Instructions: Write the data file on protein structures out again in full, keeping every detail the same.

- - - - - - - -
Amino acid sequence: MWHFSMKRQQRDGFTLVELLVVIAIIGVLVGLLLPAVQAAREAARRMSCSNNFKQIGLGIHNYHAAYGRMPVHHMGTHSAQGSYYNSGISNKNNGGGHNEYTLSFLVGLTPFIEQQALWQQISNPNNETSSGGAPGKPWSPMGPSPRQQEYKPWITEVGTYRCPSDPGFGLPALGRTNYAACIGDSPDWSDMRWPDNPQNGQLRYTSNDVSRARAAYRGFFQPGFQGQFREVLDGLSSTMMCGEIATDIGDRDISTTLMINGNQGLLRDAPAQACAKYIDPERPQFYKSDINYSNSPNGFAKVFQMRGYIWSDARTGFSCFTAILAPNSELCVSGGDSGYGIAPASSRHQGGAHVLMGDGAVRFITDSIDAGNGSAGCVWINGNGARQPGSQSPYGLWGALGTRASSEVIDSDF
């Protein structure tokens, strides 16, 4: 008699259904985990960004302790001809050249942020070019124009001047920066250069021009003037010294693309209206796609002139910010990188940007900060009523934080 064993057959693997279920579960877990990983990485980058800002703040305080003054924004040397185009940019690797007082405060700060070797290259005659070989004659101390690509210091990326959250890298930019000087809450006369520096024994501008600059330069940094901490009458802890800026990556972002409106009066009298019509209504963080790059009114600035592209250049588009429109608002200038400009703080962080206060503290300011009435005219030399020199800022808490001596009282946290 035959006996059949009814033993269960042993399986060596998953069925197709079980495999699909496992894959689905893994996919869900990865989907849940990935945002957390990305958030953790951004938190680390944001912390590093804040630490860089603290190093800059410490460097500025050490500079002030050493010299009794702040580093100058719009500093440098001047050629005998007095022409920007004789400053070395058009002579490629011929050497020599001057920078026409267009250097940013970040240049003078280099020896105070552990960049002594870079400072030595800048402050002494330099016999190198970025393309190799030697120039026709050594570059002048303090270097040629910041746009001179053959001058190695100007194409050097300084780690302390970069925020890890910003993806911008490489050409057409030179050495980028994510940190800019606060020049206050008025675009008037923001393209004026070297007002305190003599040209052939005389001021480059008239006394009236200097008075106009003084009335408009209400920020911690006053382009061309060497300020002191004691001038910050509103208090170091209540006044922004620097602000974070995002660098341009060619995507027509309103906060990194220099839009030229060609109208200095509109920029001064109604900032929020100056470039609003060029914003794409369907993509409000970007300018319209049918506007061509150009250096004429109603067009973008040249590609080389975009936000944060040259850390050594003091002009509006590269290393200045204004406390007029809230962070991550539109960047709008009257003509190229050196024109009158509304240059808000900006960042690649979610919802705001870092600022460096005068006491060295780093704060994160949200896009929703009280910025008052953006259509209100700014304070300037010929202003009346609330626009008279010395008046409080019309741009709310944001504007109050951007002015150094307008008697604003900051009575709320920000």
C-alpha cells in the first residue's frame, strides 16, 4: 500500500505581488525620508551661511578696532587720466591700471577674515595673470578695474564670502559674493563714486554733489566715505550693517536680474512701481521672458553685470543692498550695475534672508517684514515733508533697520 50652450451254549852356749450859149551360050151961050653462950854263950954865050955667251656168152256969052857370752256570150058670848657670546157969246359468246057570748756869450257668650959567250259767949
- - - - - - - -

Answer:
Amino acid sequence: MWHFSMKRQQRDGFTLVELLVVIAIIGVLVGLLLPAVQAAREAARRMSCSNNFKQIGLGIHNYHAAYGRMPVHHMGTHSAQGSYYNSGISNKNNGGGHNEYTLSFLVGLTPFIEQQALWQQISNPNNETSSGGAPGKPWSPMGPSPRQQEYKPWITEVGTYRCPSDPGFGLPALGRTNYAACIGDSPDWSDMRWPDNPQNGQLRYTSNDVSRARAAYRGFFQPGFQGQFREVLDGLSSTMMCGEIATDIGDRDISTTLMINGNQGLLRDAPAQACAKYIDPERPQFYKSDINYSNSPNGFAKVFQMRGYIWSDARTGFSCFTAILAPNSELCVSGGDSGYGIAPASSRHQGGAHVLMGDGAVRFITDSIDAGNGSAGCVWINGNGARQPGSQSPYGLWGALGTRASSEVIDSDF
């Protein structure tokens, strides 16, 4: 008699259904985990960004302790001809050249942020070019124009001047920066250069021009003037010294693309209206796609002139910010990188940007900060009523934080 064993057959693997279920579960877990990983990485980058800002703040305080003054924004040397185009940019690797007082405060700060070797290259005659070989004659101390690509210091990326959250890298930019000087809450006369520096024994501008600059330069940094901490009458802890800026990556972002409106009066009298019509209504963080790059009114600035592209250049588009429109608002200038400009703080962080206060503290300011009435005219030399020199800022808490001596009282946290 035959006996059949009814033993269960042993399986060596998953069925197709079980495999699909496992894959689905893994996919869900990865989907849940990935945002957390990305958030953790951004938190680390944001912390590093804040630490860089603290190093800059410490460097500025050490500079002030050493010299009794702040580093100058719009500093440098001047050629005998007095022409920007004789400053070395058009002579490629011929050497020599001057920078026409267009250097940013970040240049003078280099020896105070552990960049002594870079400072030595800048402050002494330099016999190198970025393309190799030697120039026709050594570059002048303090270097040629910041746009001179053959001058190695100007194409050097300084780690302390970069925020890890910003993806911008490489050409057409030179050495980028994510940190800019606060020049206050008025675009008037923001393209004026070297007002305190003599040209052939005389001021480059008239006394009236200097008075106009003084009335408009209400920020911690006053382009061309060497300020002191004691001038910050509103208090170091209540006044922004620097602000974070995002660098341009060619995507027509309103906060990194220099839009030229060609109208200095509109920029001064109604900032929020100056470039609003060029914003794409369907993509409000970007300018319209049918506007061509150009250096004429109603067009973008040249590609080389975009936000944060040259850390050594003091002009509006590269290393200045204004406390007029809230962070991550539109960047709008009257003509190229050196024109009158509304240059808000900006960042690649979610919802705001870092600022460096005068006491060295780093704060994160949200896009929703009280910025008052953006259509209100700014304070300037010929202003009346609330626009008279010395008046409080019309741009709310944001504007109050951007002015150094307008008697604003900051009575709320920000």
C-alpha cells in the first residue's frame, strides 16, 4: 500500500505581488525620508551661511578696532587720466591700471577674515595673470578695474564670502559674493563714486554733489566715505550693517536680474512701481521672458553685470543692498550695475534672508517684514515733508533697520 50652450451254549852356749450859149551360050151961050653462950854263950954865050955667251656168152256969052857370752256570150058670848657670546157969246359468246057570748756869450257668650959567250259767949